There's also a technique called precomputed radiance transfer (PRT), which extends baking to handle more dynamic lighting conditions. In PRT, instead of baking the indirect lighting itself, you bake the transfer function from some source of light—usually the sky—to the resultant indirect lighting in the scene. The transfer function is represented as a matrix that transforms from source to destination SH coefficients at each bake sample point. This allows the lighting environment to be changed, and the indirect lighting in the scene will respond plausibly. Far Cry 3 and 4 used this technique to allow a continuous day-night cycle, with indirect lighting varying based on the sky colors at each time of day.

One other point about baking: it may be useful to have separate baked data for diffuse and specular indirect lighting. Cubemaps work much better than SH for specular (since cubemaps can have a lot more angular detail), but they also take up a lot more memory, so you can't afford to place them as densely as SH samples. Parallax correction can be used to somewhat make up for that, by heuristically warping the cubemap to make its reflections feel more grounded to the geometry around it.

Fully real-time techniques

Finally, it's possible to compute fully dynamic indirect lighting on the GPU. It can respond in real-time to arbitrary changes of lighting or geometry. However, again there is a tradeoff between runtime performance, lighting fidelity, and scene size. Some of these techniques need a beefy GPU to work at all, and may only be feasible for limited scene sizes. They also typically support only a single bounce of indirect light.

  • A dynamic environment cubemap, where the faces of the cubemap are re-rendered each frame using six cameras clustered around a chosen point, can provide decently good ambient reflections for a single object. This is often used for the player car in racing games, for instance.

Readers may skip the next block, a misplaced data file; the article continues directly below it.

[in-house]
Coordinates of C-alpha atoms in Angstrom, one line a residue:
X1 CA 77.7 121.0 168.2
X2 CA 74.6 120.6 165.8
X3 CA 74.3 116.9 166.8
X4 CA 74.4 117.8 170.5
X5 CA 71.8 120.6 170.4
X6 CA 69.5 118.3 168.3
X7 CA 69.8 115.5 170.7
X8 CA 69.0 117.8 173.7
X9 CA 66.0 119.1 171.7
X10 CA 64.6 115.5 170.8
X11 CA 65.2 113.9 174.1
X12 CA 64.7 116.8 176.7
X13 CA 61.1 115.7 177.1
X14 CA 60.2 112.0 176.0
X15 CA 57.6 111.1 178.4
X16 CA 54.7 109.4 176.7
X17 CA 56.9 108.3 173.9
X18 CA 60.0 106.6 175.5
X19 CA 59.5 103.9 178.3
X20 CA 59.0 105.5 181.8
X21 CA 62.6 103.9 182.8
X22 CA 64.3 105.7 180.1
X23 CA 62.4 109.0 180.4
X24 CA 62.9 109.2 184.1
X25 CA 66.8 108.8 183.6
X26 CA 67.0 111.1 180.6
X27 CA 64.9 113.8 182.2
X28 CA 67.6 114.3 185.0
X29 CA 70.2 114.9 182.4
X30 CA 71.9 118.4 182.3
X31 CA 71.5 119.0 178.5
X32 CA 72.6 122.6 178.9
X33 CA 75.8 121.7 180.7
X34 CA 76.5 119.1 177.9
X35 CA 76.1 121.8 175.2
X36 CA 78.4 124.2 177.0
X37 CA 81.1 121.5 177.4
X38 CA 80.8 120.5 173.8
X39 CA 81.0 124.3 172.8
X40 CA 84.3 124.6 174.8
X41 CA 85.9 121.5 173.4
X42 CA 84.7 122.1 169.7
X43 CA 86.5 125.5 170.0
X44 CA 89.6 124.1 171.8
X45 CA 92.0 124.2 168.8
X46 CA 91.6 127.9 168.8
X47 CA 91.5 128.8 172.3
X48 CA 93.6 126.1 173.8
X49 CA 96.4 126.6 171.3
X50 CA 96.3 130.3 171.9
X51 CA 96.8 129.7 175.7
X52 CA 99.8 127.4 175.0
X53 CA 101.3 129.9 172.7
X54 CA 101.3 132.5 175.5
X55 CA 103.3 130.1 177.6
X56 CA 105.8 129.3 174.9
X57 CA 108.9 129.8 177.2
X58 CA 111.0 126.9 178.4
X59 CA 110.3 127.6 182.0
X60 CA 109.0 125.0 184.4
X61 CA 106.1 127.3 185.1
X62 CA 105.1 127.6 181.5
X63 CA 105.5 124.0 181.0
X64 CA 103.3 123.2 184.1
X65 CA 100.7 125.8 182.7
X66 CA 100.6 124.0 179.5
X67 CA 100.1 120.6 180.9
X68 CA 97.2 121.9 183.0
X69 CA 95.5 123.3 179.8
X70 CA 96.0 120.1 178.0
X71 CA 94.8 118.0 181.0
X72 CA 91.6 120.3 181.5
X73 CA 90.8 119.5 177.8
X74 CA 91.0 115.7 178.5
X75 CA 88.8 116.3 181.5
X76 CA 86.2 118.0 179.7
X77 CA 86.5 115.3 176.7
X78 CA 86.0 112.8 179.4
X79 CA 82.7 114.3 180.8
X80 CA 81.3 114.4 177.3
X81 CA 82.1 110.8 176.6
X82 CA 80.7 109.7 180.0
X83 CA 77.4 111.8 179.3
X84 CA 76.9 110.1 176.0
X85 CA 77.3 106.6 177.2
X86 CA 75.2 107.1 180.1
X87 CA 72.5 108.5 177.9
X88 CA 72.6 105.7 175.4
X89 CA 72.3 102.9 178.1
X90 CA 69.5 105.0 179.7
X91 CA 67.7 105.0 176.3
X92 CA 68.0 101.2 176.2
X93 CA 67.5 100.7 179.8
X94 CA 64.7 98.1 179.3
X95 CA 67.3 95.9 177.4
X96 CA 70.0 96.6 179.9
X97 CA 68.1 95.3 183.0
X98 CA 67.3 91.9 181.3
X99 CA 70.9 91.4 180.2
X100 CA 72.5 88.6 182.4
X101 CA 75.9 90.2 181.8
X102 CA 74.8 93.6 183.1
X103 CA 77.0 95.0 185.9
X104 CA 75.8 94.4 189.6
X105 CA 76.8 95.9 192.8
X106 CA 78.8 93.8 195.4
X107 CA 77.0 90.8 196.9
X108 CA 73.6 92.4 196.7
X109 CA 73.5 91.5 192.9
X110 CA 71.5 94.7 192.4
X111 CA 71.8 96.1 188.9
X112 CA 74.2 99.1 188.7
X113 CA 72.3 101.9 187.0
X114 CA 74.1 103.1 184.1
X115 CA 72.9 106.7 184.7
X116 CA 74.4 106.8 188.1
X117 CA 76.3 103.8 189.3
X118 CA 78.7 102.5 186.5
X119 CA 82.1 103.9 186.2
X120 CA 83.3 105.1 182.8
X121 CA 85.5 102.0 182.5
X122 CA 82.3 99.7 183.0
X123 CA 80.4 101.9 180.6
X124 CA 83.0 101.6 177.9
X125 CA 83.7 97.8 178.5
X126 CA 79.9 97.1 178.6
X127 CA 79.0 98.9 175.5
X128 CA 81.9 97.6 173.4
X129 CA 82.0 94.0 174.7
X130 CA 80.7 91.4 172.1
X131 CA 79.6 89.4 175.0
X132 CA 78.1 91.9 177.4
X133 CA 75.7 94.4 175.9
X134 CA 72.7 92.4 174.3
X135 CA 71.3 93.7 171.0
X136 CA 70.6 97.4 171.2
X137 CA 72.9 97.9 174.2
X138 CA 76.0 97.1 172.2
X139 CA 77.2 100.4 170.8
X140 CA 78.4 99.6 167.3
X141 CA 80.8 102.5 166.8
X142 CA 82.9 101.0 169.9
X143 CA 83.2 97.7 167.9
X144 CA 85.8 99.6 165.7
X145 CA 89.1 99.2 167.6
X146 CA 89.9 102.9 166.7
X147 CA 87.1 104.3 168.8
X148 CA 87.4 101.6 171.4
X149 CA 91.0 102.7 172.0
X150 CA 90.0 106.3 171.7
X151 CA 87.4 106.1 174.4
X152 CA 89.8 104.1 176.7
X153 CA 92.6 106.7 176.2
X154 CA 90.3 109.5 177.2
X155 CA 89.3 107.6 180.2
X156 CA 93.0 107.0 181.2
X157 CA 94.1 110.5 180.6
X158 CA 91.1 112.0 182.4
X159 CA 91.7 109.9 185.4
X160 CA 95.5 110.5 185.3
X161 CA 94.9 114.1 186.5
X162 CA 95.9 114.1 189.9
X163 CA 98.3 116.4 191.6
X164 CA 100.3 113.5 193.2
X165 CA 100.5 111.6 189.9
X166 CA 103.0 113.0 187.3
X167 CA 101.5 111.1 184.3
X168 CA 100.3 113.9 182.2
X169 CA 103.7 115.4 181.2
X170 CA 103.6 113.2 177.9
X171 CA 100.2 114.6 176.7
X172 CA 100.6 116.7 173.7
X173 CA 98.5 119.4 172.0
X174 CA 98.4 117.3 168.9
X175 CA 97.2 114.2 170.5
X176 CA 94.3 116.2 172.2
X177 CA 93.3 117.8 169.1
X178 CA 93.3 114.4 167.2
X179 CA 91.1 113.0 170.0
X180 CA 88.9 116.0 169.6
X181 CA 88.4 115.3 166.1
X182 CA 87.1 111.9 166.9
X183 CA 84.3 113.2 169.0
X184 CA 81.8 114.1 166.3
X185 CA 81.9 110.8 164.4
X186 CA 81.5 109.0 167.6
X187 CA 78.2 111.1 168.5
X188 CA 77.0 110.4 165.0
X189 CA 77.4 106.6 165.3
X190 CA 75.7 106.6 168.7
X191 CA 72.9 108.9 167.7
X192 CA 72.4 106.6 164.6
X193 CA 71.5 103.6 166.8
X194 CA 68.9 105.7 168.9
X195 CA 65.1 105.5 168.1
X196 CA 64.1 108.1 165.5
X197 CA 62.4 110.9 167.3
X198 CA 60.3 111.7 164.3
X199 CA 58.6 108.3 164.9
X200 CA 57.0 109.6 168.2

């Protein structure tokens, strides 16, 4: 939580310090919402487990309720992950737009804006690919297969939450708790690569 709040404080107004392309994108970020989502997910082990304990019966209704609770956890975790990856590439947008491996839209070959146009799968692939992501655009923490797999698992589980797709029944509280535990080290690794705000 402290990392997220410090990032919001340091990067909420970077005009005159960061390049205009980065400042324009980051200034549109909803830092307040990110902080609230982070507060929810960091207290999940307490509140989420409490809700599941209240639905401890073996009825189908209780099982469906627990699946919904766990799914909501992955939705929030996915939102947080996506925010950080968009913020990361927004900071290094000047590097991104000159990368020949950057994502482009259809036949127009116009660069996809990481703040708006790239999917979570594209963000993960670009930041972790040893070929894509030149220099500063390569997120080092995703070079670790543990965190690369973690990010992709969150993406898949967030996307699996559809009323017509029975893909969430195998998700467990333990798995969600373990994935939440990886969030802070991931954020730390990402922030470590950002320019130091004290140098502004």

• Screen-space global illumination, an extension of SSAO that gathers bounce lighting from nearby pixels on the screen in a post-processing pass.
  • Screen-space raytraced reflection works by ray-marching through the depth buffer in a post-pass. It can provide quite high-quality reflections as long as the reflected objects are on-screen.
  • Instant radiosity works by tracing rays into the scene using the CPU, and placing a point light at each ray hit point, which approximately represents the outgoing reflected light in all directions from that ray. These many lights, known as virtual point lights (VPLs), are then rendered by the GPU in the usual way.
  • Reflective shadow maps (RSMs) are similar to instant radiosity, but the VPLs are generated by rendering the scene from the light's point of view (like a shadow map) and placing a VPL at each pixel of this map.
  • Light propagation volumes consist of 3D grids of SH probes placed throughout the scene. RSMs are rendered and used to "inject" bounce light into the SH probes nearest the reflecting surfaces. Then a flood-fill-like process propagates light from each SH probe to surrounding points in the grid, and the result of this is used to apply lighting to the scene. This technique has been extended to volumetric light scattering as well.
  • Voxel cone tracing works by voxelizing the scene geometry (likely using varying voxel resolutions, finer near the camera and coarser far away), then injecting light from RSMs into the voxel grid. When rendering the main scene, the pixel shader performs a "cone trace"—a ray-march with gradually increasing radius—through the voxel grid to gather incoming light for either diffuse or specular shading.

Most of these techniques are not widely used in games today due to problems scaling up to realistic scene sizes, or other limitations. The exception is screen-space reflection, which is very popular (though it's usually used with cubemaps as a fallback, for regions where the screen-space part fails).

As you can see, real-time indirect lighting is a huge topic and even this (rather long!) answer can only provide a 10,000-foot overview and context for further reading. Which approach is best for you will depend greatly on the details of your particular application, what constraints you're willing to accept, and how much time you have to put into it.